Jaston Williams has been a leading playwright and performer in Austin for some four decades.


Best known in some circles as co-writer and co-star of the hilarious "Greater Tuna" series, which packed the Paramount Theatre and toured the country year after year, he also has appeared in a wide range of roles at Zach Theatre and the State Theater.


For this occasional series, "What We Need to Hear," Williams shared his thoughts on getting through our uncertain times:


When he had finally thrown in the towel on his fight against HIV, my friend Mickey Troncale instructed his family to take him to the hospital. In the hallway, he was placed on a gurney while waiting to be moved to a room. The poor man, now but a wisp of his normal weight, struggled desperately for breath surrounded by his grieving family. At some point a rather burly, all business nurse walked up holding a clipboard and asked him, "Mr. Troncale, when was your last bowel-movement?" In his completely exhausted state he somehow managed to rear his head up and rasp, "1973."



The genius comedian Jonathon Winters once told me to remember that nothing is sacred. He made it clear that some of us have an obligation to bring healing laughter to the others in any and all circumstances.


After 9/11, I was one of many who could never imagine when we would want to laugh again, and I was grateful for odd occurrences, like the fact that my mother passed before that devastating event. Tough as she was, she had lived through two world wars, the Depression, the 1950s polio epidemic, and decades of sandstorm-plagued West Texas springs; she didn’t deserve any more emotional hardship.


However, it wasn’t long after the attack on our country when I joked with my family that had Vivian Williams been around at the time, it would have been a great idea for the U.S. government to send her to Kabul as Negotiator in Chief.


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I predicted that had that come to pass, in 10 days or less, the State Department would have received a cable from the Taliban that read, "You can have bin Laden by the weekend; we will cut a deal with the Israelis; women can wear miniskirts; and the garbage will be out first thing Thursday mornings. All you have to do is get this old lady out of here."


I do not, in any sense, want to denigrate the seriousness of the situation we are living in at this place and time. The most tragic imagery of the HIV crises in the 1980s and ’90s and beyond was the sight of parents standing at their children’s graves. Nothing is more unnatural, but there has to be that moment when one can smile or laugh again and if that is a gift I possess, then my life will not have been lived for nothing.


I am now on the brim of being elderly, and one odd side effect of this plague we are enduring is that with people of all ages being quarantined, all of us, whatever our years, are getting a sample of the daily lives of old people. The inability to go anywhere at any time is suddenly everyone’s story.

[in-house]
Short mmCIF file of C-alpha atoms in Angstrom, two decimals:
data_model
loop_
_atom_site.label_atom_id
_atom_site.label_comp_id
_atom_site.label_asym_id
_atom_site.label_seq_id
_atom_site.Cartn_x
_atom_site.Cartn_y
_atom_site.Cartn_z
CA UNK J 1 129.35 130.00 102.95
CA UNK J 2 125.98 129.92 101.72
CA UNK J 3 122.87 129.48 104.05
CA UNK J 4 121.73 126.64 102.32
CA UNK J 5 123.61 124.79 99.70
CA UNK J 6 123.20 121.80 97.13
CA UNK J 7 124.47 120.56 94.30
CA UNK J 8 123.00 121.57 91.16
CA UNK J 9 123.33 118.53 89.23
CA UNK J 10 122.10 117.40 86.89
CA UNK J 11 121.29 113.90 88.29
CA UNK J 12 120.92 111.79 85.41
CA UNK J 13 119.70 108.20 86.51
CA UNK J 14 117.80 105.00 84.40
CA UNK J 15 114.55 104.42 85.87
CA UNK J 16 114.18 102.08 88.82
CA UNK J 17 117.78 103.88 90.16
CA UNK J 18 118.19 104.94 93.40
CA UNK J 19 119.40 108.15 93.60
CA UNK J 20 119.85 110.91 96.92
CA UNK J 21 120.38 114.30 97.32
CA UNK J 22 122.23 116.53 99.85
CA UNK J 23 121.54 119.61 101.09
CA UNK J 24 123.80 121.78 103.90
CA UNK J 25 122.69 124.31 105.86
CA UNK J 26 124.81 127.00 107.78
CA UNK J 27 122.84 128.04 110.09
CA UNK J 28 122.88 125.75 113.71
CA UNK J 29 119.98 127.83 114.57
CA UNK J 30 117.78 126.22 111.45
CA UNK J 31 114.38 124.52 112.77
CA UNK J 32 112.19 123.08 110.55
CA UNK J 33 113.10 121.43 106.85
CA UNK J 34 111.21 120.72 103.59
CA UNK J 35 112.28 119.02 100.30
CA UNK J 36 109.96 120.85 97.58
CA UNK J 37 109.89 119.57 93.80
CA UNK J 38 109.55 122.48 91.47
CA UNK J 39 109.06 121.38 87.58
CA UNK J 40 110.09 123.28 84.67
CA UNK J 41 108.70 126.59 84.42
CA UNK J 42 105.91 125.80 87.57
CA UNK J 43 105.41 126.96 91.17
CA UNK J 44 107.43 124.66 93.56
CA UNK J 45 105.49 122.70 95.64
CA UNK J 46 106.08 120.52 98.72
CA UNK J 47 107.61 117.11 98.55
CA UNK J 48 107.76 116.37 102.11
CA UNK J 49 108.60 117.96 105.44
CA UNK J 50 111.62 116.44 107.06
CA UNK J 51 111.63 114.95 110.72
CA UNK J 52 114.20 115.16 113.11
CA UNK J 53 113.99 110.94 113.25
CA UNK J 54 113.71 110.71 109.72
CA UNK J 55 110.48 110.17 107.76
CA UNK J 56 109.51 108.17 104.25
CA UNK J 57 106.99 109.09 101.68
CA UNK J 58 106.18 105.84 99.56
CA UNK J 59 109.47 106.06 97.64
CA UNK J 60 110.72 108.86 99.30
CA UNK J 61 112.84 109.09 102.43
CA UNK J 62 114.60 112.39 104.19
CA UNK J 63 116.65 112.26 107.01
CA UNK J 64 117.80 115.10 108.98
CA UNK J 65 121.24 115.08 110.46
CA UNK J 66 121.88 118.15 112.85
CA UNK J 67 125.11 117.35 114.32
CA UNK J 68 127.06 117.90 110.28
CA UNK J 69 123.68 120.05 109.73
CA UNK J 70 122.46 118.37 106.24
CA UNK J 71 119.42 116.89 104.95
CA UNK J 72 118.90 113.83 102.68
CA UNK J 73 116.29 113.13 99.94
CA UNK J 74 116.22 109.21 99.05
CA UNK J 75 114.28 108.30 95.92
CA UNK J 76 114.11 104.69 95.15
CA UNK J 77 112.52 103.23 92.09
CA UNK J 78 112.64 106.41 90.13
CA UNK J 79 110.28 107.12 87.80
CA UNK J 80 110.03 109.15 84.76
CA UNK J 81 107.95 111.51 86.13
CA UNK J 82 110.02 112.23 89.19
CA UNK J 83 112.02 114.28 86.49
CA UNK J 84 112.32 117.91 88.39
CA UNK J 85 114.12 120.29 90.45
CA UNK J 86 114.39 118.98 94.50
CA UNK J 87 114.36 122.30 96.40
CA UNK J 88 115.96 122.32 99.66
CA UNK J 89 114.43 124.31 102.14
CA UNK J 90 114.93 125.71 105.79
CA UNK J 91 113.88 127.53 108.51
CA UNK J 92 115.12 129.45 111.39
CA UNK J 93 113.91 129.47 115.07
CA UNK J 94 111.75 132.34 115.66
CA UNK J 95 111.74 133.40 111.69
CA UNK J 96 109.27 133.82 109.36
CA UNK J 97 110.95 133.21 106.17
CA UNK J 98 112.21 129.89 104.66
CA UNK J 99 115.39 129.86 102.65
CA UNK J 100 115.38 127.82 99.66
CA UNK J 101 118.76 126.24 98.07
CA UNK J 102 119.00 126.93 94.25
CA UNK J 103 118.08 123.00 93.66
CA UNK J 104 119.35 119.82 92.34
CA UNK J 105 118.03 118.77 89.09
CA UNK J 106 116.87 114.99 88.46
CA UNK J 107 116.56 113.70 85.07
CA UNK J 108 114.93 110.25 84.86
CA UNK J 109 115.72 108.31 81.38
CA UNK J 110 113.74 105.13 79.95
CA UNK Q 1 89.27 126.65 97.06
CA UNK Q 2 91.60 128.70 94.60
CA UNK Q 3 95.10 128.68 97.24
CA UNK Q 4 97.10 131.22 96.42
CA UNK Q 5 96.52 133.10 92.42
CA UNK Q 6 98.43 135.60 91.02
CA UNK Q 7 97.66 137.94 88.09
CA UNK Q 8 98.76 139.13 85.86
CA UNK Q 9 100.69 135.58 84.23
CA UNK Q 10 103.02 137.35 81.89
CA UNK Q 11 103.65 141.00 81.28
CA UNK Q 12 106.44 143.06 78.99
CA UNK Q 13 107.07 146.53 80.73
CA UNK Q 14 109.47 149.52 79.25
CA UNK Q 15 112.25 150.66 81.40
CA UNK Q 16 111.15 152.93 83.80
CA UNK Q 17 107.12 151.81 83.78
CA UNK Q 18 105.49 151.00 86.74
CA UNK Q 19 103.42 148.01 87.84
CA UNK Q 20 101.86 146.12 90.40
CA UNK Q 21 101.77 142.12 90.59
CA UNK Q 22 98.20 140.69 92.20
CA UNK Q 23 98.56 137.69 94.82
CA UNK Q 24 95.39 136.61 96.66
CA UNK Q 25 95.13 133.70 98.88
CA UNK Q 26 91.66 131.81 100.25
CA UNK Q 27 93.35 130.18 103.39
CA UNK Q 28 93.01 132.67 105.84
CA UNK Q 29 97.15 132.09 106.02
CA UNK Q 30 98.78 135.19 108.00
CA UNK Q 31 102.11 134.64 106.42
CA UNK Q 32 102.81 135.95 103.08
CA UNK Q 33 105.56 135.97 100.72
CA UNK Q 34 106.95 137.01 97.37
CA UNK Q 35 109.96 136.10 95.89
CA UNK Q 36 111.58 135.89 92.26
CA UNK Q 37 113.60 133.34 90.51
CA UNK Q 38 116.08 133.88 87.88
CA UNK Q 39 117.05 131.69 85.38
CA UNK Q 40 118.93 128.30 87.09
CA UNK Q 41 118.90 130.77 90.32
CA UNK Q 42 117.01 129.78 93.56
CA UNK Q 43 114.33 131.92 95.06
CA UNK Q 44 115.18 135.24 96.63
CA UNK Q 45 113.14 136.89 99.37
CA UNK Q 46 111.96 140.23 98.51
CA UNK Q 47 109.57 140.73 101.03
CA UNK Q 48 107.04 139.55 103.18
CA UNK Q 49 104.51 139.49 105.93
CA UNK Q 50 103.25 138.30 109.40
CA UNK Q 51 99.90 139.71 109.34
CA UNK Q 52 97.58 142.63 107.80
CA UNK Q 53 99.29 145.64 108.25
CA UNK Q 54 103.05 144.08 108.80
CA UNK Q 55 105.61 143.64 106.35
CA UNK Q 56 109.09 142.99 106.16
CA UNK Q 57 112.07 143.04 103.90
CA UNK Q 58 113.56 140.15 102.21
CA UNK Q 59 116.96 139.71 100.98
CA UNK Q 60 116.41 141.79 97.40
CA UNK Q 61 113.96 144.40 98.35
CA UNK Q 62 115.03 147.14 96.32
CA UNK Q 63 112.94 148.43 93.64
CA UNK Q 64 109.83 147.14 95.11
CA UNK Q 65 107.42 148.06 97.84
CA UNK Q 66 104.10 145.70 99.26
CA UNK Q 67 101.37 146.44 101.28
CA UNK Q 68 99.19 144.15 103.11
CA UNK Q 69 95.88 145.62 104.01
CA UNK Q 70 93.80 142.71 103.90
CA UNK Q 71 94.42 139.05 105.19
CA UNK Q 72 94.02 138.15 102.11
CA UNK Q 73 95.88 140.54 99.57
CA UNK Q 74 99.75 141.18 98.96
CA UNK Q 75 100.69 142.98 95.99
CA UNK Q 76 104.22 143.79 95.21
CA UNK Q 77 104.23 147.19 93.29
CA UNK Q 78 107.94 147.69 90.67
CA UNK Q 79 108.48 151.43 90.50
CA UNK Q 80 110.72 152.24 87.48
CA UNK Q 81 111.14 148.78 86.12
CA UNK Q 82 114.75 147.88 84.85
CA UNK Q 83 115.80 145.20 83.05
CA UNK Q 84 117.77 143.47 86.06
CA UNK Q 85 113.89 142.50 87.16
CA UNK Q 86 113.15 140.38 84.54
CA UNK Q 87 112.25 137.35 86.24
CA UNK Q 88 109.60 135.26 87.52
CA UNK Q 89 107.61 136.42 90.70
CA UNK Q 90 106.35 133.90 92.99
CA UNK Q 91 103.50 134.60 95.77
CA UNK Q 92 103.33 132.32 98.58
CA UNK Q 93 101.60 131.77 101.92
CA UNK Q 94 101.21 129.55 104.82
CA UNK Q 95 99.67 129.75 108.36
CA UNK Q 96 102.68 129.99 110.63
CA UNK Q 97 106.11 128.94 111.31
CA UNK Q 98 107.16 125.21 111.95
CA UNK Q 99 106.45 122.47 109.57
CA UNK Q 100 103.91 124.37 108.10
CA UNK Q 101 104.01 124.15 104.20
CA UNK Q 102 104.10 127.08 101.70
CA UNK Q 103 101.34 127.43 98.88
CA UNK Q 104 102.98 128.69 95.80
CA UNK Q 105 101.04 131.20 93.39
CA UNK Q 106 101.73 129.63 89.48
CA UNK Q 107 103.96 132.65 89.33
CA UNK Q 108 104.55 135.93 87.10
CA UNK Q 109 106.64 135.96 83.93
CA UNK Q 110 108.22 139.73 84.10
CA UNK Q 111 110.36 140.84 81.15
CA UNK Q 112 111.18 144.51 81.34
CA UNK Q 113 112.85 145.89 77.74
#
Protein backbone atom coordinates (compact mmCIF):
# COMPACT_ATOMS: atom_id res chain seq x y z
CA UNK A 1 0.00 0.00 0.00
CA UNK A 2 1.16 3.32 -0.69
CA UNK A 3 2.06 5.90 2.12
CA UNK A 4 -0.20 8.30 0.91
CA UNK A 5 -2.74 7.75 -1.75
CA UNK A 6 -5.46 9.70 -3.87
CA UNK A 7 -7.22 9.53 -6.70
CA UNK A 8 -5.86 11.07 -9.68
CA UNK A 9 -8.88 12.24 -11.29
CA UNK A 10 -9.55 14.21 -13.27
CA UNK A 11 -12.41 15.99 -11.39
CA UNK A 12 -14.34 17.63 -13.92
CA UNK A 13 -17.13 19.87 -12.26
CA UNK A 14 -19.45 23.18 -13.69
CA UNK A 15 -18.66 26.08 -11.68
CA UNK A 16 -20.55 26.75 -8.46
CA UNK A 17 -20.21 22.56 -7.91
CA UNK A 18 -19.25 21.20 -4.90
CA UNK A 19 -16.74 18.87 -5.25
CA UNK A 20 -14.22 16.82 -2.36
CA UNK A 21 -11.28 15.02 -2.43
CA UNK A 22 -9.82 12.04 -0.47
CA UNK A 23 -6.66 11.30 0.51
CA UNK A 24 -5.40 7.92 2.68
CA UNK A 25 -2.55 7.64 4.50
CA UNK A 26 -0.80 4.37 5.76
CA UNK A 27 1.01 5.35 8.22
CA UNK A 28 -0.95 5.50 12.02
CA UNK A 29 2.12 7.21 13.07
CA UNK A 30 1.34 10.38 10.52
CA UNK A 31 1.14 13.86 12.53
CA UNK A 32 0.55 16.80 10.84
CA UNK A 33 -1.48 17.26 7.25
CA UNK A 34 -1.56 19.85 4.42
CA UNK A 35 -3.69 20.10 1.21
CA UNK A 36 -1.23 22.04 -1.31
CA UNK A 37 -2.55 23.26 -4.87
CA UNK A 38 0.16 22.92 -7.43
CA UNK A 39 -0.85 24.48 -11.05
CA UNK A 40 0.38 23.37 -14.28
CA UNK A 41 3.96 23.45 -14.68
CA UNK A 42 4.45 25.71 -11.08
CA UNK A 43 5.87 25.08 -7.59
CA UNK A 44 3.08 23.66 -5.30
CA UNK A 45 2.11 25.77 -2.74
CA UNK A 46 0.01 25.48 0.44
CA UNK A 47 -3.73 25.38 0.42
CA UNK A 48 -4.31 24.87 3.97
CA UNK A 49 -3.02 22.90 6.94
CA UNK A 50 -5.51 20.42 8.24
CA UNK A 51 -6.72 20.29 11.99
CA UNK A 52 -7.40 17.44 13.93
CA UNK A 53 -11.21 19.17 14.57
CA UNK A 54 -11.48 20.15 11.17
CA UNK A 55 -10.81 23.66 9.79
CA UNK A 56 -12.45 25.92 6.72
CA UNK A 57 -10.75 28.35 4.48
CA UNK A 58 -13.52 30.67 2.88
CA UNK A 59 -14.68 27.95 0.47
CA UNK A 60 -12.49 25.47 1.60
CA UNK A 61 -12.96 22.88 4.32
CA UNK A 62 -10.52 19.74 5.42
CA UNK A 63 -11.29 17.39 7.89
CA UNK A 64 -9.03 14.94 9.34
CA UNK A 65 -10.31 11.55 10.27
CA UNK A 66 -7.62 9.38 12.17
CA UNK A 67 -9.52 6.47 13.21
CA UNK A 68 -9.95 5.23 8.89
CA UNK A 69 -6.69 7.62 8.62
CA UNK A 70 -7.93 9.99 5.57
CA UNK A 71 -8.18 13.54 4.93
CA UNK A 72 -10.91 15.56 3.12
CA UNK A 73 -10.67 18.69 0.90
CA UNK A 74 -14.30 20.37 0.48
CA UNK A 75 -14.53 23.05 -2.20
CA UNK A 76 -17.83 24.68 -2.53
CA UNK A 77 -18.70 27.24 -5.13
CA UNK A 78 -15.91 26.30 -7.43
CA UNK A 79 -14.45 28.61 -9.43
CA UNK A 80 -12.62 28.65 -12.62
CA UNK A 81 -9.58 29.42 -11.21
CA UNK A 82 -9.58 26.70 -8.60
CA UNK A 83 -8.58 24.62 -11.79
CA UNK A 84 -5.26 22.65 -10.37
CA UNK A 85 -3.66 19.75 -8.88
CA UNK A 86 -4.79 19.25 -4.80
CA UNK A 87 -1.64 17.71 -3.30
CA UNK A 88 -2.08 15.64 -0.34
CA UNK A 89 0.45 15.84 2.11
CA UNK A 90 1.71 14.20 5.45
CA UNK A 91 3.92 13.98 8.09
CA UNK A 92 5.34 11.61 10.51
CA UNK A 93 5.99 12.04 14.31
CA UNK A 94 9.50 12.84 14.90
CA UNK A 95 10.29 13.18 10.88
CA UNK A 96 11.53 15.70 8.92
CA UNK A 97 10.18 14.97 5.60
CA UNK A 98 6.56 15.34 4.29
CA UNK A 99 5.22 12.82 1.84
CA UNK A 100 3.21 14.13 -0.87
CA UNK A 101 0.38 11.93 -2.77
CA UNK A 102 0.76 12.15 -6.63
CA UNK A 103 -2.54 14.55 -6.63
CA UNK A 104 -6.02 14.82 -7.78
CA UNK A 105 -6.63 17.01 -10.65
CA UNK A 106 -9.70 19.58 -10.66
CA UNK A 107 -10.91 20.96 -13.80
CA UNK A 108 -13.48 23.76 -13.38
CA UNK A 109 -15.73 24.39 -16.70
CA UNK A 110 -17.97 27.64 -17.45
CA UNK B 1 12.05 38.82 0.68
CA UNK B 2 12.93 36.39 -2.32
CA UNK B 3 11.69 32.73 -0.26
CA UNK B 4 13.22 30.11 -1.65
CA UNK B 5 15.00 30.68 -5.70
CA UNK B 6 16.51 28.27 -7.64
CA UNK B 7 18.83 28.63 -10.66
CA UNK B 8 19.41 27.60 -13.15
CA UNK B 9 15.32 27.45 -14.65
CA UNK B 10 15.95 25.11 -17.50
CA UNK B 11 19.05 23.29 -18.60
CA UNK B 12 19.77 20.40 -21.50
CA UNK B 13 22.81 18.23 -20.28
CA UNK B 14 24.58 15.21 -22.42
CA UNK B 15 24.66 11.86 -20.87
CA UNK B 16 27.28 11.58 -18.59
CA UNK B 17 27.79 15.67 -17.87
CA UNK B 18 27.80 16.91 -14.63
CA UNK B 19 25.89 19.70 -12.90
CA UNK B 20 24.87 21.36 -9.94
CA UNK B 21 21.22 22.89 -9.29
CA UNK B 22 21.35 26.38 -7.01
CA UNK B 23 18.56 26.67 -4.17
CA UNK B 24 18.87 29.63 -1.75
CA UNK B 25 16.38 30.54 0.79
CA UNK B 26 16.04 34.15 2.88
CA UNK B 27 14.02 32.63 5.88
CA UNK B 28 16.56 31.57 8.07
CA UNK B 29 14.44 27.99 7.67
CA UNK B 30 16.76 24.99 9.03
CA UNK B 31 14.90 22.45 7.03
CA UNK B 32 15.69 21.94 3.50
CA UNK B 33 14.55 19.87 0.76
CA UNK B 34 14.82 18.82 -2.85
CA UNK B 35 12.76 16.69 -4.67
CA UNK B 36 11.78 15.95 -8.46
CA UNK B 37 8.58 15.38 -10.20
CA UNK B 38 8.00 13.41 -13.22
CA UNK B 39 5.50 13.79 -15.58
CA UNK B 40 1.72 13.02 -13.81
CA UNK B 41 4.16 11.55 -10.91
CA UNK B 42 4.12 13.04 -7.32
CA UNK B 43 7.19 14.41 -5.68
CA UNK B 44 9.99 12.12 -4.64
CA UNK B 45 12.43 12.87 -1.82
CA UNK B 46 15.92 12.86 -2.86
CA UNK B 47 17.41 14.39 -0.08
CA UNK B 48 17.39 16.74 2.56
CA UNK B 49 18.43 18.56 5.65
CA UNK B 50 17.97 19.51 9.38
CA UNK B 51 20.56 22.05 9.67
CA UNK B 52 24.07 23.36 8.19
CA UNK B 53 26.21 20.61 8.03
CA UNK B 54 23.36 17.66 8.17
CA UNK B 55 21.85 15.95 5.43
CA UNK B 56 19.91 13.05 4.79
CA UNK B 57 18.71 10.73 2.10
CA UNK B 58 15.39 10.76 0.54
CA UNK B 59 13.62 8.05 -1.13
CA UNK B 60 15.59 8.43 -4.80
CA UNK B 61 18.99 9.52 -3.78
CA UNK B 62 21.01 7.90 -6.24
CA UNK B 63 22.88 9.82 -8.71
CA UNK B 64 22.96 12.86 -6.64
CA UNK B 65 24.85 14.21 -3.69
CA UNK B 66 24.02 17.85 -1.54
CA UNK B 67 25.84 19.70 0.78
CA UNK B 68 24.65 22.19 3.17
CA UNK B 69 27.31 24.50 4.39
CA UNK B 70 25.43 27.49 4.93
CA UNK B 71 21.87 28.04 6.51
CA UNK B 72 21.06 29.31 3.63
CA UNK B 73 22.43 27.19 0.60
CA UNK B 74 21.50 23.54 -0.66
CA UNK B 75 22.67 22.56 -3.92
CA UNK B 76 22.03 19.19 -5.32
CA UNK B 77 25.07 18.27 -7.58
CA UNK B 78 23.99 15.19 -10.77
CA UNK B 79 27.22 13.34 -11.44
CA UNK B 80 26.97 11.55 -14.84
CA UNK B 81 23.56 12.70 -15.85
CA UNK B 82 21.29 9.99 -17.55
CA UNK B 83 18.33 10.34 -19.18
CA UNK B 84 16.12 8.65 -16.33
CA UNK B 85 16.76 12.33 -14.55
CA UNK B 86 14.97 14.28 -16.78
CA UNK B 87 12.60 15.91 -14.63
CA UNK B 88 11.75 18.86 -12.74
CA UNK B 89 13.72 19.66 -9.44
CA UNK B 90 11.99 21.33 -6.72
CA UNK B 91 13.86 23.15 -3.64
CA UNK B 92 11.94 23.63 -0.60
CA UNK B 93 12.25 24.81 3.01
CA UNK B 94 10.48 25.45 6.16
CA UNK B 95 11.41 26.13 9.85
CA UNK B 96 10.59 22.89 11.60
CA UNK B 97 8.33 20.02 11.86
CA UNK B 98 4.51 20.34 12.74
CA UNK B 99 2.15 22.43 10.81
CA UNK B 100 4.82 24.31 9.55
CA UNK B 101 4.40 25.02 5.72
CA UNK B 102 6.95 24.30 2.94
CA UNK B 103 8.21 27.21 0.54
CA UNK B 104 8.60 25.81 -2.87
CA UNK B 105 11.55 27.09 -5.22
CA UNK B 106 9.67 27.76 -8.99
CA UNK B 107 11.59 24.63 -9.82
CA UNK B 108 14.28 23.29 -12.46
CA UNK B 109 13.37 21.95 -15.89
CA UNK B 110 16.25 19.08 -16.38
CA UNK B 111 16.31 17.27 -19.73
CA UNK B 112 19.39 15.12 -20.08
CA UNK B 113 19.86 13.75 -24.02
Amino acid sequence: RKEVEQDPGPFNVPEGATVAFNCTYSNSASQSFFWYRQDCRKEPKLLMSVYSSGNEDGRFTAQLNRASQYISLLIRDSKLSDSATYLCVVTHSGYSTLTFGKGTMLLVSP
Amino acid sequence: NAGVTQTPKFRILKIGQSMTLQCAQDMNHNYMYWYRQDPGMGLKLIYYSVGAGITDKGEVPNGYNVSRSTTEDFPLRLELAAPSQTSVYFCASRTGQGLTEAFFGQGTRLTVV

The manner in which elderly folks preplan their days, breakfast, reading the news, walks, lunch, naps, NPR (hopefully) at 3 p.m., cocktails or wine at 5:30 p.m., dinner — tonight is burger night — and on and on, is a version of the routine that all who are wise enough or lucky enough to stay secluded and safe, share.


I will always remember that only one day after the fascist military coup in Chile, in 1973, that country’s great poet, Pablo Neruda died — some would say just when Chileans needed him the most. In that same sad vein, what I will always remember about the COVID plague in our country is the loss of the genius poet and songwriter John Prine, gone when America needed him the most.


I have thought a lot lately about my favorite Prine song, "Hello In There," and Bette Midler’s brilliant recording of it. In this sparse marriage of words and music I reacquaint with the same satisfaction I knew after watching Arthur Miller’s "Death of a Salesman" or rereading Willa Cather’s "My Antonia."


Since so many of us are now rehearsing the rituals of aging, we can benefit from Prine’s work of art. At this odd and unpracticed moment in time, let us permit his song to comfort us, to coach us in its wisdom.


"Hello in There" has acquired a fresh and universal context that the poet himself likely never anticipated. We are all older at this moment. We all need to speak and to hear the words, "Hello in there," whether on the phone, or in a text, or through an old-fashioned letter penned in graceful cursive writing.


So if you’re walking down the street sometime


And spot some hollow ancient eyes


Please don’t just pass em by and stare


As if you didn’t care, say "Hello in there. Hello"


— John Prine (1946-2020)